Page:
After a long wait, the Nreal Light AR Glasses will finally be available to consumers – if you happen to live in South Korea. According to the company, access will expand to other countries in the “months to come.” Are you missing out on the first pair of consumer AR Glasses? That all depends on how badly you need them. We tried them out at Augmented World Expo last year and were impressed. They definitely passed the stylish test and were light enough (only 88 grams) to be worn all day. And they passed what we like to call the Keep Test – that’s when you get to the end of a demo and you don’t want to give them back to the company rep.
Since our demo, Nreal has upgraded the device with their new 3D Nebula app launcher that transforms the space around you into a user interface. You can have persistent floating app screens in your environment, which should be the standard in all AR devices to follow.
The real challenge comes with the two-hour battery life even though the device is tethered to your phone. Wearing the Nreal Light HMD means you’re going to be continually looking for a power outlet. They may have double the capacity of Google Glass from years past, but you’ll still be shy of Microsoft’s HoloLens 2.5 hours of continuous use. It’s the best our technology can offer at the moment (without severely increasing the weight). And it’s precisely why Apple continues to develop its AR device at a measured pace and not rush anything to the market.
The Details on the Nreal Light AR Glasses
Venture Beat describes the glasses as follows:
The three-ounce wearable looks almost like a pair of folding sunglasses but fills 52 degrees of your field of view with a stereoscopic 1,920×1,080 display, the equivalent of a bright 100-inch screen blending into the real world. Integrated cameras track your hand gestures and eye movements, while USB-C-tethered smartphones (containing Qualcomm Snapdragon 845 or newer processors) provide the computing power and Android app support. Though the glasses were designed for augmented reality, Nreal will include VR Cover, a new lens shade accessory that enables Light to also be used for immersive virtual reality applications.
While we didn’t try the VR Cover accessory in our demo, it seems less than ideal. We’d love to see a pair of AR Glasses that can easily transition to virtual reality, but while the stereoscopic 1,920×1,080 display may be adequate, the 52-degree field of view will be extremely limiting. You can get away with that on a mixed reality HMD as your immediate environment fills the rest of the space. But it’s hard to imagine doing virtual reality in such narrow confines.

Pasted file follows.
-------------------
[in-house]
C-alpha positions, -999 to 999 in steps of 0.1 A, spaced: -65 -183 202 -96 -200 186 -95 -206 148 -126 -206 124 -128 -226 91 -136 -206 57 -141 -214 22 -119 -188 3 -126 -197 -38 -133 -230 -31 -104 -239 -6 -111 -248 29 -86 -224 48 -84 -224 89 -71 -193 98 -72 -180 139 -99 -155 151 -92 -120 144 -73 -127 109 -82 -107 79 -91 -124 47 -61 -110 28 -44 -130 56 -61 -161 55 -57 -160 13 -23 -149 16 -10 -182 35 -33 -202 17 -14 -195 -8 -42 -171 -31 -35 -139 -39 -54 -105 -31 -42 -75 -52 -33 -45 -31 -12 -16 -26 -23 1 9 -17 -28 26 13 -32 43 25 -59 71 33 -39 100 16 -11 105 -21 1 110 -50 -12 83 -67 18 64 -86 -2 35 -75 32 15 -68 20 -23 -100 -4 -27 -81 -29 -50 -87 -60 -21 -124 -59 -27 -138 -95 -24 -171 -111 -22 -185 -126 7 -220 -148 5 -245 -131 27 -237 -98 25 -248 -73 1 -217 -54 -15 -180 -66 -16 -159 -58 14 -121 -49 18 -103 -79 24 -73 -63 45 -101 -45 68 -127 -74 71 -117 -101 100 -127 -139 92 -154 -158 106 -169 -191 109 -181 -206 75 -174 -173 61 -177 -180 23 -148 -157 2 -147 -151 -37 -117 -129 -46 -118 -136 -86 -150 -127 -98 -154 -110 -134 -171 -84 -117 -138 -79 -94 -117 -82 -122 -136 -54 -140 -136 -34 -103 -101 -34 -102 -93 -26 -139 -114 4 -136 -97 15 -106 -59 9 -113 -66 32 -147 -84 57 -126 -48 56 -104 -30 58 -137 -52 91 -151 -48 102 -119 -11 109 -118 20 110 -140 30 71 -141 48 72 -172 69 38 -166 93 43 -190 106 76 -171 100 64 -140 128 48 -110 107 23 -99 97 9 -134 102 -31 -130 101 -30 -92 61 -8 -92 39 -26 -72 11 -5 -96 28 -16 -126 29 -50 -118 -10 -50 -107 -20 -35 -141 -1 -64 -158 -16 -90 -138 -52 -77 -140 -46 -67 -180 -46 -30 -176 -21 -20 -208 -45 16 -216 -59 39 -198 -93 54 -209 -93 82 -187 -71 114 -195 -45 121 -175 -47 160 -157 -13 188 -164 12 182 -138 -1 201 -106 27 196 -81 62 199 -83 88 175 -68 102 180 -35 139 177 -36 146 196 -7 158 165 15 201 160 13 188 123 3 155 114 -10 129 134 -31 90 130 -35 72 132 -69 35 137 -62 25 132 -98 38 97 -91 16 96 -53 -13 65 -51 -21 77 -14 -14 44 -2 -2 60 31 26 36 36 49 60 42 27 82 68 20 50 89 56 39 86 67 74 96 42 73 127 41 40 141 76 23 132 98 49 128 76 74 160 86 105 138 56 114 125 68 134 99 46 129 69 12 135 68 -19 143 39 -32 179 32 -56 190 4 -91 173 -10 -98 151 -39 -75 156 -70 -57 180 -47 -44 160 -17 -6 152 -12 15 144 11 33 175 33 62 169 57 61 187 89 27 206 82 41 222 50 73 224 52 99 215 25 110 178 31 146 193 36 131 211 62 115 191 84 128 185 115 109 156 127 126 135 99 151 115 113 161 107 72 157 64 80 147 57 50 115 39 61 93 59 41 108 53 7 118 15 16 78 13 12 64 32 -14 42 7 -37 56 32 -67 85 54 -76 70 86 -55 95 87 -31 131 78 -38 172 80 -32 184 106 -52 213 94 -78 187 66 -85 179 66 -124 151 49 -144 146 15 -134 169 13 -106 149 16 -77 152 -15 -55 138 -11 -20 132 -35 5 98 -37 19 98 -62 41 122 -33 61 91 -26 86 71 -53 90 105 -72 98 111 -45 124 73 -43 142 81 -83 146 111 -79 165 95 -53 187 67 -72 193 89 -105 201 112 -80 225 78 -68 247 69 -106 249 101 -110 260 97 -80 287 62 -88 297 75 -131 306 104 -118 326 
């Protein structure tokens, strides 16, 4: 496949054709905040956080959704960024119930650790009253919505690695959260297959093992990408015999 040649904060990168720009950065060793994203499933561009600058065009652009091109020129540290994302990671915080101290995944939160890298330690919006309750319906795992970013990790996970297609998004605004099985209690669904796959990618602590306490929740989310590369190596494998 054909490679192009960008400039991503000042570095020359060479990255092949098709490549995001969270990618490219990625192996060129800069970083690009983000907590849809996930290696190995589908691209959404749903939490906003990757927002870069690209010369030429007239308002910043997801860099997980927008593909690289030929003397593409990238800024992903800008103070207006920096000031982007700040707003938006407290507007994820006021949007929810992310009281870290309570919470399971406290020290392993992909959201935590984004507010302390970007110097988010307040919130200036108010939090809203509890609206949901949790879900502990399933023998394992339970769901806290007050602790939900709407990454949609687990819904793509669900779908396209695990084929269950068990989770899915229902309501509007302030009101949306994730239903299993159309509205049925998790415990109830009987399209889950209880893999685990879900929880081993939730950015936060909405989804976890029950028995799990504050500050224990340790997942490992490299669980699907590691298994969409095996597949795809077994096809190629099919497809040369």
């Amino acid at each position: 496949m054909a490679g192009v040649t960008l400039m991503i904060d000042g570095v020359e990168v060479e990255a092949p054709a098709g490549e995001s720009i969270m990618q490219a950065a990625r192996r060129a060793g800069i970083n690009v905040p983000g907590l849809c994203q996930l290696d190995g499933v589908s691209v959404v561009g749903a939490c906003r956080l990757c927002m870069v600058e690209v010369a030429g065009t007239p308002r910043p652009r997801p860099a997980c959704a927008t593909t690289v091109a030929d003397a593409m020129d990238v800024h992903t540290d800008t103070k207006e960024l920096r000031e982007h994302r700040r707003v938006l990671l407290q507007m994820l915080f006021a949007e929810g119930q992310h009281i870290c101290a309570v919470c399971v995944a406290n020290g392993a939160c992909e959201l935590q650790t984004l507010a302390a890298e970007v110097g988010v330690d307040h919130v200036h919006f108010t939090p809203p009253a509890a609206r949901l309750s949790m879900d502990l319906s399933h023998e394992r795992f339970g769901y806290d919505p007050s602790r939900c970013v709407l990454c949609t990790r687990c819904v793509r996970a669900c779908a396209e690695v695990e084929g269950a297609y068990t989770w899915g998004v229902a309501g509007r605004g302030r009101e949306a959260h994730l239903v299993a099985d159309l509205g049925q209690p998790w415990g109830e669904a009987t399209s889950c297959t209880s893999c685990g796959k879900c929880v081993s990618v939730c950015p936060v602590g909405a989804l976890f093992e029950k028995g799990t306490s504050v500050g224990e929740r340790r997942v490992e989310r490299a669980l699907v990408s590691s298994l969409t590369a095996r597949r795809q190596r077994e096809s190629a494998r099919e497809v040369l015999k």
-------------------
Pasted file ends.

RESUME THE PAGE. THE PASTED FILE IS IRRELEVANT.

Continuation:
As for the price, the 699,000 Korean won works out to be $586. As expected, there is a subsidized plan that brings the cost down to 349,000 won or $295. That sounds reasonable (Apple will never get this close), but it requires that you purchase either the Samsung Galaxy Note20 or LG Velvet with a 5G data plan. Affordability will still be a barrier (especially for students).
As for the all-essential app ecosystem, Nreal promises a range of smartphone apps.
Light will be compatible with ‘several hundred major apps,’ including TikTok, Facebook, Instagram, Chrome, and Kakao Talk, as well as U+AR and U+VR apps from LG Uplus.
Additional apps will follow, including the collaborative platform Spatial, some games, and a TV app.
The Nreal Light AR Glasses are just the beginning of what we will see over the next two years. The hand and eye-tracking capabilities are excellent – especially given the small size of the glasses. But the cost and battery life will limit their use in the consumer market – especially in an era where so many people are struggling to survive and unsure of their future income. In some ways, Nreal’s much more expensive ($1,200) enterprise edition which comes in a larger frame may find greater use in the workplace.
Despite those challenges, we see Nreal’s glasses as a breakthrough device. For those that can afford them, they’ll definitely make virtual collaboration much more effective and enjoyable. Our Coronavirus lockdown would be vastly different if Nreal Lights were readily available.
The Nreal Lights puts us one step closer to the day when augmented reality will be integrated into our everyday lives.
Emory Craig is a writer, speaker, and VR consultant with extensive experience in art, new media, and higher education. He speaks at global conferences on innovation, education, and ethical technology in the future. He has published widely and worked with the US Agency for International Development, the United Nations, and the Organization for Economic Co-operation and Development (OECD). Living at the intersection of learning, games, and immersive storytelling, he is fascinated by AI-based avatars, digital twins, and the ethical implications of blurring the boundaries between the real and the virtual.